The second monument (page 252) is a marble lekythos of the type which appears at the corners of the restored plot on page 248 and which is to be regarded as a translation into stone of the clay vases offered at tombs. Above and below the zone of the sculptured figures may be detected bands of carefully tooled stone prepared for the application of coloured pattern, perhaps the maeander. The German excavators found in the Kerameikos a marble lekythos with a painted maeander below the sculptured field and an elaborate palmette design on the neck, the colours, blue, red, and gold, still beautifully preserved. On pages 253 to 255 are shown in larger dimensions the three sculptured figures which stand on a slight ledge of marble left in higher relief. A family group is represented; in the centre the father, behind his chair the mother, and grasping her father’s hand the young daughter in whose honour we may believe the monument to have been erected. Inscriptions show that parents set up monuments for their children more often than children to their parents. Those who lived to a ripe old age were not so often honoured with a monument as young warriors who died in battle or young wives who died in childbirth. Although the execution of these figures is somewhat summary, they are conceived according to the best Greek tradition. The simple coiffure and the dignified mien of the mother continue the noble traditions of sculpture of the fifth century. There is no trace of the staff on which the hand of the central figure rests, and since there is no perforation between the fingers for the insertion of a staff of bronze, it follows that it was once rendered in colour. And if the staff, so also the garments, the hair, the chair. The inscriptions also which are carved above the heads of the figures were doubtless coloured. The mother’s name is Kleostrate, the daughter’s Melitta. The letters over the father’s head do not spell any name nor are they a possible combination. They are ΙΤΧΘΟΚΛΗΣ. Professor Roland Kent of the University of Pennsylvania, who has made a special and authoritative study of mistakes in Greek inscriptions, kindly examined these letters for me and offered this very plausible explanation. The stone-cutter was illiterate. The names given him to carve, probably written on a wax tablet, were carelessly formed and the first and second letters of this name were actually ΠV but seemed to him to be ITX. The man’s name was therefore Pythokles.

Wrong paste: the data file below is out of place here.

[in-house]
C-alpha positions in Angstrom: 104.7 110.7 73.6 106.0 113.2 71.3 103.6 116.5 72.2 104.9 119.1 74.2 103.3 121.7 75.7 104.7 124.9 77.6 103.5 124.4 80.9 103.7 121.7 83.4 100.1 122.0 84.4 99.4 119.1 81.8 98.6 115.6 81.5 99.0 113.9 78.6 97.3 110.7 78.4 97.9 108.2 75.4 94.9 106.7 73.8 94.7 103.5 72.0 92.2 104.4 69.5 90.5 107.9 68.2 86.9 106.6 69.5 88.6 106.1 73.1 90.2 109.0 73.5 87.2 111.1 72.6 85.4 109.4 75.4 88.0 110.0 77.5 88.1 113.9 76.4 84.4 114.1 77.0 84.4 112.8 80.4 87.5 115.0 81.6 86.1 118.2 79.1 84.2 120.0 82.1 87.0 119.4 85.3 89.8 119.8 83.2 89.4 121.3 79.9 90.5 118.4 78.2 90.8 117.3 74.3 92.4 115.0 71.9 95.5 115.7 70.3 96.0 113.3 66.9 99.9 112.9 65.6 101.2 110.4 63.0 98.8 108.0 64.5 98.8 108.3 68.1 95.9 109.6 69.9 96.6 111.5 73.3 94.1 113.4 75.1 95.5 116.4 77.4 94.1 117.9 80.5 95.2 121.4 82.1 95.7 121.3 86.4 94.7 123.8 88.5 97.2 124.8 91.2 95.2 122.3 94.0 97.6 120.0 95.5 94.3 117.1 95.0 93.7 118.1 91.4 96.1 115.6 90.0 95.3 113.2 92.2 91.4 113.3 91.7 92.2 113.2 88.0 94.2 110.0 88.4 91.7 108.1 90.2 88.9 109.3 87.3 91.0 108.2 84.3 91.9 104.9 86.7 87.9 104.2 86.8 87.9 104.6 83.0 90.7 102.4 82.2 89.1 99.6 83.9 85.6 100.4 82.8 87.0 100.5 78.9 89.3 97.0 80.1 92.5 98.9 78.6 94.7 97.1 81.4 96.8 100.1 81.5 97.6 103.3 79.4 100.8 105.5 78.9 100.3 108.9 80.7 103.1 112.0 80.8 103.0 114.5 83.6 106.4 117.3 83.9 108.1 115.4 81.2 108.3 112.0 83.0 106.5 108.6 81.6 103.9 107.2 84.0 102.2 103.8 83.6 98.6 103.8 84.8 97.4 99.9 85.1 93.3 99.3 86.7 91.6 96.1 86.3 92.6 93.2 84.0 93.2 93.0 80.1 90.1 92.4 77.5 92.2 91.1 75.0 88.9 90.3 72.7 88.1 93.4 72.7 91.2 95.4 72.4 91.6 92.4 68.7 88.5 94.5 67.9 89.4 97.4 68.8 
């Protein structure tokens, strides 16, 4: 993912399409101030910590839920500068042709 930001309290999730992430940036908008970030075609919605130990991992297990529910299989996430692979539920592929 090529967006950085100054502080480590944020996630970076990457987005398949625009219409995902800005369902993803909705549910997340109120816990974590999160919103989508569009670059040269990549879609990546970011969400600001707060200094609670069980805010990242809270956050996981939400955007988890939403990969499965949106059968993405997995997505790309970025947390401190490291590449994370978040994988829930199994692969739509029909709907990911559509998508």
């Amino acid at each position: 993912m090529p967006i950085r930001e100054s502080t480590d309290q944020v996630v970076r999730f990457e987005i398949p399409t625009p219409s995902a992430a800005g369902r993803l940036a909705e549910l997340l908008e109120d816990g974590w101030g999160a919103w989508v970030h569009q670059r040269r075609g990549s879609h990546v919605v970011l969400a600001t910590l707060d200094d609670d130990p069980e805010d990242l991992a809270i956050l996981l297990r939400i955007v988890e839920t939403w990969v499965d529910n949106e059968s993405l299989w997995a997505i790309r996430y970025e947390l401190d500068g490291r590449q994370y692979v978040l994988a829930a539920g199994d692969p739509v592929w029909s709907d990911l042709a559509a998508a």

Because these figures are named, it does not follow that they are to be regarded as portraits. The Greek sculptor of this period was little interested in the rendering of individual characteristics. His repertory included a wide variety of types and these he combined in different ways to meet the needs of any given monument. The seated man, staff in hand, for example, is a type much used to represent a dignified and respected man of middle age or more. It is closely related to the type used for Asklepios, the god of healing.
The third grave monument is a marble vase of different shape, page 256. The shoulder is rounded in a beautiful curve and still shows remains of bronze rivets by means of which the handles were attached. The remnant of a pour-handle may be seen at the neck. Clay vases of this shape were used to carry water from the spring Kallirrhoe for the bridal bath, and were carried in the wedding procession. If a girl died unmarried, a marble vase of this shape was set above her tomb in token of her marriage to Pluto. That it was also used for the graves of unmarried youths is shown by a passage in Demosthenes. “What is the proof,” he asks, “that Archiades died unmarried? A marriage vase is set up on his tomb.”
In the centre of the scene stands the father Demoteles leaning on his staff which, as in the other vase, was once rendered in colour. The figure recalls the elders of the Parthenon frieze or the dignified men who in Greek vase-paintings instruct the youth in athletic contests. He grasps by the hand a slim young girl, whose name Malthake or “soft one” seems appropriate for so gentle a figure. The tragedy of the farewell is scarcely hinted in these two figures, but the mother, Demokrateia, is in the pensive attitude which typifies grief, the same type of figure which is used for the mourning women of the Constantinople sarcophagus. The curving line of her body with the hip thrown outward implies that the sculptor was familiar with the work of the Praxitelean school, so that the vase, in spite of the Phidian look of the other two figures, must be assigned, like the lekythos, to the first half of the fourth century. Neither vase is by a great master but both are far nearer the works of great masters than are the copies which were made in Roman times.